“We were just some kids with a couple beat-up cameras…”
The flashes pop in rapid succession and the stringy-haired kid narrows his eyes, looks ahead, looks down. He’s steadily moving toward something, from somewhere we hear urethane on cement, Swiss with the shields popped off.
The shot cuts to a pair of Half-Cabs, one shoelace torn and mended with a dirty knot. Underneath, though, no griptape but instead a plush red carpet. Tuxedo slacks, cumberbund. We hear the crack of an ollie as the kid disappears into a darkened theater, still trailed by cameras.
“You have to realize that nobody set out to make a ‘documentary film.’ We barely knew the word. What, PBS? ‘Roger & Me?’ It’s raining out. The camera battery’s charged, now what? Sit over there and talk about your town. Your scene, whatever. Grammar? What’s that? One take, you’re done, forget it.”
The brainchild of Dean “Slim” Newten, “What’s Really Good” tells the story behind the rise of the skateboard documentary as an art form. From its parodic beginnings in Bones Brigade video-part bumpers to 411VM’s early stabs at profiles and forays into long-form pieces by “ON Video,” Newten sifted hours of cutting-room floor footage and assembled filmmakers behind “Dogtown and Z-Boys,” “Dragonslayer,” “Fruit of the Vine,” “Stoked,” “Epicly Later’d,” Rising Son,” “The Man Who Souled the World, “Waiting for Lightning,” “Bones Brigade” and others to tell this no-holds-barred story through the people who were there.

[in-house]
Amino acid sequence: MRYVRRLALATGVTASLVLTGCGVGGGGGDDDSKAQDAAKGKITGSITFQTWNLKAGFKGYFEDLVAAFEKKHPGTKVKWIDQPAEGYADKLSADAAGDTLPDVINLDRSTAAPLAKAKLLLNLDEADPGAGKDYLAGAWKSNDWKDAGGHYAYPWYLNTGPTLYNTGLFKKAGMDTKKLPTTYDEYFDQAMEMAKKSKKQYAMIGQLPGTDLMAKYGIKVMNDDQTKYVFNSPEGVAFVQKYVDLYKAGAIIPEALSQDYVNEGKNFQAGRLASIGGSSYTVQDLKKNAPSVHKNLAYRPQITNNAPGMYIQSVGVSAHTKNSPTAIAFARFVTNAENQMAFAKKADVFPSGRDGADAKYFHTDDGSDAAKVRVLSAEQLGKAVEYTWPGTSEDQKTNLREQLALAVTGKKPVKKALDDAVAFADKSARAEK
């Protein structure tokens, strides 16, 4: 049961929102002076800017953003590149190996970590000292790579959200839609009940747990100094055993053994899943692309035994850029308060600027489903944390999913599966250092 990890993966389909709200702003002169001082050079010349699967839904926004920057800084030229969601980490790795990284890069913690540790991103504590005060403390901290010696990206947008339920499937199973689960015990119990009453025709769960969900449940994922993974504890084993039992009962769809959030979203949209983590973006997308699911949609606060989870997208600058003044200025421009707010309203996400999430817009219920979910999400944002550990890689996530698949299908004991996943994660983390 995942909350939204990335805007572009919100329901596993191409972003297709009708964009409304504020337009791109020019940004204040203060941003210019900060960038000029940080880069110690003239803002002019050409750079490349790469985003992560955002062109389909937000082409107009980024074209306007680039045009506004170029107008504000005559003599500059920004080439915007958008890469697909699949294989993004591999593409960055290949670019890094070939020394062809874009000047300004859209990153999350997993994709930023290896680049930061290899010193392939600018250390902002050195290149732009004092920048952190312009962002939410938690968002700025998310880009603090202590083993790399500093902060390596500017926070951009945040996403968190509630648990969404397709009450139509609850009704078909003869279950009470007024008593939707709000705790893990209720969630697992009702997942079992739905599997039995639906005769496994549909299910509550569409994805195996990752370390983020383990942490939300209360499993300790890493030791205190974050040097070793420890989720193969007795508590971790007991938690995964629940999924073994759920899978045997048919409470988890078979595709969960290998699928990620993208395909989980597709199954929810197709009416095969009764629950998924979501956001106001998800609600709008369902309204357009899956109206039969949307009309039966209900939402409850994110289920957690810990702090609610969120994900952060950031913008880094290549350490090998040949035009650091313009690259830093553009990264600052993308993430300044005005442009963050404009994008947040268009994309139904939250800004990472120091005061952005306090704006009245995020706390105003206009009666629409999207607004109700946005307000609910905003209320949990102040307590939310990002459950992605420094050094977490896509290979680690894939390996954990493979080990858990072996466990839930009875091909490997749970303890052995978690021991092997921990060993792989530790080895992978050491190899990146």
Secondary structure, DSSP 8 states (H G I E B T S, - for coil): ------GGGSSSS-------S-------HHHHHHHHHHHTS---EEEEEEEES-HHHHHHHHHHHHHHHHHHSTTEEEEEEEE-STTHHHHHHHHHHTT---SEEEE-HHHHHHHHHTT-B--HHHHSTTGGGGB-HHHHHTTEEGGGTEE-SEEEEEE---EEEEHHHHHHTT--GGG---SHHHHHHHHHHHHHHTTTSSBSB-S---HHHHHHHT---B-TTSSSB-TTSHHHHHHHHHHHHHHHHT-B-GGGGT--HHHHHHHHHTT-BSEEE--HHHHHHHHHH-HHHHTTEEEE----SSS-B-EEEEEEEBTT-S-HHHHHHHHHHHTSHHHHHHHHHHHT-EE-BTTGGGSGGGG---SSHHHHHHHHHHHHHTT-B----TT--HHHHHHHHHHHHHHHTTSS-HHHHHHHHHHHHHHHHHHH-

“These guys were literally making it up as they went along — something from nothing,” says “Slim” Newten. “It’s an inspiring story because they were writing history and they didn’t even know it, with no rules, no film school professors, no budget. They just grabbed a camera and a tripod and a stool and went for it.”
But when the red carpets began rolling out, they sometimes led to darker places than Hollywood premieres. As the promotional tours and receptions grew more lavish, some filmmakers succumbed to the debauchery for which the documentary film scene has become notorious — writhing among glaciers of crystal meth, drifts of cocaine and endless nights soaked with heroin and frequently anonymous sexual relations.
“We always lived on the edge. But all of a sudden we looked down, and there was nothing under our feet anymore.”
Gilded mansions and white tigers on leashes soon replaced skate houses and unpaid amateurs as filmmakers’ indulgences took them in garish new directions. Directors began employing actors to perform soft-focus reenactments, harnessed cameras to miniature helicopters and experimented with “reality” television.
“In the end, for some of them, it was their original love for documentary filmmaking that brought them back from the precipice of oblivion,” says “Slim” Newten. “There are a few people — and I count myself among them, for better or worse — who can honestly say that making documentaries about skateboarding saved their lives.”
As raves pile up for “What’s Really Good,” “Slim” Newten already is looking ahead to his next project — executive producing “It Is What It Is,” a documentary by independent filmmaker Franciolious Paul Julian-Buzzles, chronicling the painstaking process of poring through Hi-8 tapes and archival VHS tapes to make “What’s Really Good.” It’s a journey that “Slim” Newten says nearly cost him everything — his friends, his credit rating and, most riskily, the love of an honest woman.
“I set out to simply tell the story behind the story about the stories of the stories of a generation that’s all too often overlooked,” says Julian-Buzzles. “What I didn’t count on was stumbling across a tale that could’ve been my own life.”
Julian-Buzzles, originally trained as an organic taxidermist specializing in Eastern European waterfowl, is currently consulting with prospective ghostwriters for his own autobiography. It is tentatively called “Franciolious Paul Julian-Buzzles: The Raw Deal.”